Retailers target Trump on tariffs with ‘Ferris Bueller’ parody ad campaign

Retailers are going straight to the source in an expanding effort to stop a potential flurry of steep tariffs proposed by President TrumpDonald John TrumpTrump's newest Russia adviser, Andrew Peek, leaves post: report Hawley expects McConnell's final impeachment resolution to give White House defense ability to motion to dismiss Trump rips New York City sea wall: 'Costly, foolish' and 'environmentally unfriendly idea' MORE on foreign-made goods coming into the United States.

The National Retail Federation (NRF) has recreated an iconic scene from the 1980s movie “Ferris Bueller’s Day Off” with Ben Stein, an economist and an actor, about tariffs and voodoo economics as part of a broad campaign to convince Trump and his voters that raising tariffs would cost jobs and damage the economy.

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“We went back to the future and found some very effective arguments against tariffs in the movie ‘Ferris Bueller’s Day Off’ and we decided to hire Ben Stein to help us deploy that message to a 21st-century audience,” said David French, NRF’s senior vice president for government relations.

French said that lobbying against the tariffs is tougher than other issues like border adjustment taxes because they are trying to reach an “audience of one.”

“I think at this point the notion of tariffs are more esoteric than real for most Americans,” he said.

“All we can do is throw at the problem things like research. We can organize coalitions and we can attempt to find innovative and creative ways to explain this to ordinary Americans.”

The 30-second and 60-second television spots began airing Monday morning on Fox News’s morning program, “Fox & Friends," a show that Trump frequently watches and quotes on Twitter.

For now, the ad also will air during ABC’s Roseanne in the Tulsa, Okla., market, the largest audience for the returning sitcom, during the season finale of NBC's "Saturday Night Live" and on the campaign's website, tariffsarebad.com.

The television ads will be supported with a digital campaign urging Americans to contact the White House and members of Congress about tariffs. 

In the scene from the classic movie released 32 years ago, Stein, playing a high school teacher, lectures as his class either slept or listened slack-jawed to his tariffs lecture, but he gets some answers to his questions in the new NRF ad.

“What are tariffs, anyone, anyone know?” Stein asks.

He gets a response from Simone, a student in the 1986 movie who explained why Ferris Bueller was absent from class in the original movie by saying she’d heard through a convoluted grapevine that he “passed out at 31 Flavors. I guess it’s pretty serious.”

She employs a similar tactic in the NRF ad. 

“I’m not sure but my best friend’s sister’s boyfriend's brother’s girlfriend heard from an economist who said that tariffs will raise prices on everything from clothes to cars. I guess it’s pretty serious,” says the Simone character in the new ad. 

That’s right, Stein says.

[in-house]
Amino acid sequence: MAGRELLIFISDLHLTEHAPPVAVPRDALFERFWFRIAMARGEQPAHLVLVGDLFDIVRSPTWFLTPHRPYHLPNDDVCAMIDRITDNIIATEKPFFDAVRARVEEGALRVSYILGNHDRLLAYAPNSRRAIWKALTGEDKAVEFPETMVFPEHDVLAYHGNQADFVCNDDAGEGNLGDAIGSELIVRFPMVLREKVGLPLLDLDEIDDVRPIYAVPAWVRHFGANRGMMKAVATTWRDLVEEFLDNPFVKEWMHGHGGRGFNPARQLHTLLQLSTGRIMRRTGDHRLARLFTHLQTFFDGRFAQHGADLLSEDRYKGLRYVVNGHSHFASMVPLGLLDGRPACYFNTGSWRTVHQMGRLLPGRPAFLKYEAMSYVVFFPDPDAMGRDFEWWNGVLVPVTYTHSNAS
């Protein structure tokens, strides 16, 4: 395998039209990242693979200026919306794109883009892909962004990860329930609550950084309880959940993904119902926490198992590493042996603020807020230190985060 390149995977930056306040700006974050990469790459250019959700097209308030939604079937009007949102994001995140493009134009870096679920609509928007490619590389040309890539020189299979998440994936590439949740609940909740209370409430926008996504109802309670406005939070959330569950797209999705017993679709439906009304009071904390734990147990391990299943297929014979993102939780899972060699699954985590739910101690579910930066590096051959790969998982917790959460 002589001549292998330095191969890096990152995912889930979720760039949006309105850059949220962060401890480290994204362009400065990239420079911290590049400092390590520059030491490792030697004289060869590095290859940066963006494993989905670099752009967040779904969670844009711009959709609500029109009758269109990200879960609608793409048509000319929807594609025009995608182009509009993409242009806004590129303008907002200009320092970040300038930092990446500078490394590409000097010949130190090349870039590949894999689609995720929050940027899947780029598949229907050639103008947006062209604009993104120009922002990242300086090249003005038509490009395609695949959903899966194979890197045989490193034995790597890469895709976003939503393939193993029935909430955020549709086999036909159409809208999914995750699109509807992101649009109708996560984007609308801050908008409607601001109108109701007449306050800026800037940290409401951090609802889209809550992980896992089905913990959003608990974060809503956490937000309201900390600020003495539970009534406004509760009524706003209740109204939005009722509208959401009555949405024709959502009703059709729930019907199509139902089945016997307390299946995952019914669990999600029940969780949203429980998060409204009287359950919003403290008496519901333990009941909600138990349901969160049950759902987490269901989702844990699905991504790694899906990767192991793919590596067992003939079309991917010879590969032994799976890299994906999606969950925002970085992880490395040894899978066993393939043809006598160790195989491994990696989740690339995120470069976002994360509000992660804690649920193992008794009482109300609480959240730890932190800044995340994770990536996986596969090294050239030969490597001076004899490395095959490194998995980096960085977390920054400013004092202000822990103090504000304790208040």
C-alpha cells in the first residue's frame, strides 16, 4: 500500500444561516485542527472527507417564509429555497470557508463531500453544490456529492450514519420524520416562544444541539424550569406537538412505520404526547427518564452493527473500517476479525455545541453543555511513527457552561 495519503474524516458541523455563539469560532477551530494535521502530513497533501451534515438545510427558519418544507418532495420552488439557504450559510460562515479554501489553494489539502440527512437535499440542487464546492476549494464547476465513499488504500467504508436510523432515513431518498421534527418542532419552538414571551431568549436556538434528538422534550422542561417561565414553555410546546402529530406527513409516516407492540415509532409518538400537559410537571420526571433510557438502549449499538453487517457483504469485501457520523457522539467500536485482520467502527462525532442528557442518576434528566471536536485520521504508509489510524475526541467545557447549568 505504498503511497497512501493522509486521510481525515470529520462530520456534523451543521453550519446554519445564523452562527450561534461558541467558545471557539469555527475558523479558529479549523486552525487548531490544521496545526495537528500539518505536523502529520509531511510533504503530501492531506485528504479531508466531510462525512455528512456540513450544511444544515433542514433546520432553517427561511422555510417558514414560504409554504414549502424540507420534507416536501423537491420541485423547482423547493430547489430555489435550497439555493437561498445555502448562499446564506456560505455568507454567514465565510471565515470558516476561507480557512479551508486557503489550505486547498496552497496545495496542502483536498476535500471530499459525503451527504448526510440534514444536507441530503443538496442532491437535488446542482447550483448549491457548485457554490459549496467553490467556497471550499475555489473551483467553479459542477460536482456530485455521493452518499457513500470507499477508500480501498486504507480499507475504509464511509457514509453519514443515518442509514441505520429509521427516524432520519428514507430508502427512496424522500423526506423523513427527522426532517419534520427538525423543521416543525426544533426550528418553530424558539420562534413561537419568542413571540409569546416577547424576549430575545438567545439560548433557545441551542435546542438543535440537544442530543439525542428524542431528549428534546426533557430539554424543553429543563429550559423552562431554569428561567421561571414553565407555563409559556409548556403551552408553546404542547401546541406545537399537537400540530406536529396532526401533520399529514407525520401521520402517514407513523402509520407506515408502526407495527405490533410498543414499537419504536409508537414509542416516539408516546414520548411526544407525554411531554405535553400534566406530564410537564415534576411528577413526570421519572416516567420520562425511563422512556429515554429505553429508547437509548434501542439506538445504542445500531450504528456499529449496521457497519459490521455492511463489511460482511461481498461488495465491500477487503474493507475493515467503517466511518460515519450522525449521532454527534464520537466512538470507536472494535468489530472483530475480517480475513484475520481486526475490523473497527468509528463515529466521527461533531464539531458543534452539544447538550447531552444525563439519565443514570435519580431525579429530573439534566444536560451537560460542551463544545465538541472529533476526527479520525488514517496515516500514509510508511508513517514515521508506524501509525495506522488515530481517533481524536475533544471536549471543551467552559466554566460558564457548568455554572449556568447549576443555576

“Tariffs raise taxes on hard-working Americans. It’s not complicated. Tariffs are B-A-D economics. Bad economics. Bad," said Stein. 

In the 1986 teen film, Stein talks to his bored class of high school students about how the 1930 Smoot-Hawley Tariff Act raised tariffs to collect more revenue for the federal government in an attempt ease the effects of the Great Depression.

Stein then asks his less-than-attentive class: “Did it work? Anyone know the effects? It did not work and the United States sank into a deeper depression."

Trump has said he would impose anywhere from $50 billion to $150 billion in tariffs on China as well as a slew of duties on steel and aluminum.

“Ferris Bueller was one of the best comedies of its generation, but there’s nothing funny about tariffs and trade wars,” said NRF President and CEO Matthew Shay.

“It’s simple — tariffs are bad economics and always lead to unintended consequences,” Shay said.

A recent study by NRF and the Consumer Technology Association found that the administration’s proposed tariffs on $50 billion worth of Chinese goods would reduce U.S. economic growth by nearly $3 billion and kill 134,000 American jobs.

Shay says that the "very threat of tariffs is causing significant uncertainty for American businesses" and while there is support for applying pressure to China to change their unfair trade practices "tariffs are the wrong approach and will only drive up prices for American consumers."

On another trade prong, the NRF and more than 100 other associations representing retailers, manufacturers, farmers and technology companies on Friday sent comments to U.S. Trade Representative (USTR) Robert LighthizerRobert (Bob) Emmet LighthizerGOP senator warns quick vote on new NAFTA would be 'huge mistake' Pelosi casts doubt on USMCA deal in 2019 Pelosi sounds hopeful on new NAFTA deal despite tensions with White House MORE outlining how the administration’s proposed tariffs on $50 billion worth of Chinese imports would harm the U.S. economy.

The groups urged the administration to instead develop a comprehensive strategy to address China’s trade practices by teaming up with Congress and like-minded trading partners.

“The proposed tariff list and escalating tariff threats made by the administration will not effectively advance our shared goal of changing these harmful Chinese practices in a durable, verifiable and enforceable manner,” the coalition wrote.

“Only through extensive collaboration and alignment can the administration develop and execute a strategic policy to effectively address our shared issues of critical concern in China.”

French, the government relations vice president for NRF, will testify at the office of the USTR on Wednesday about their tariffs opposition.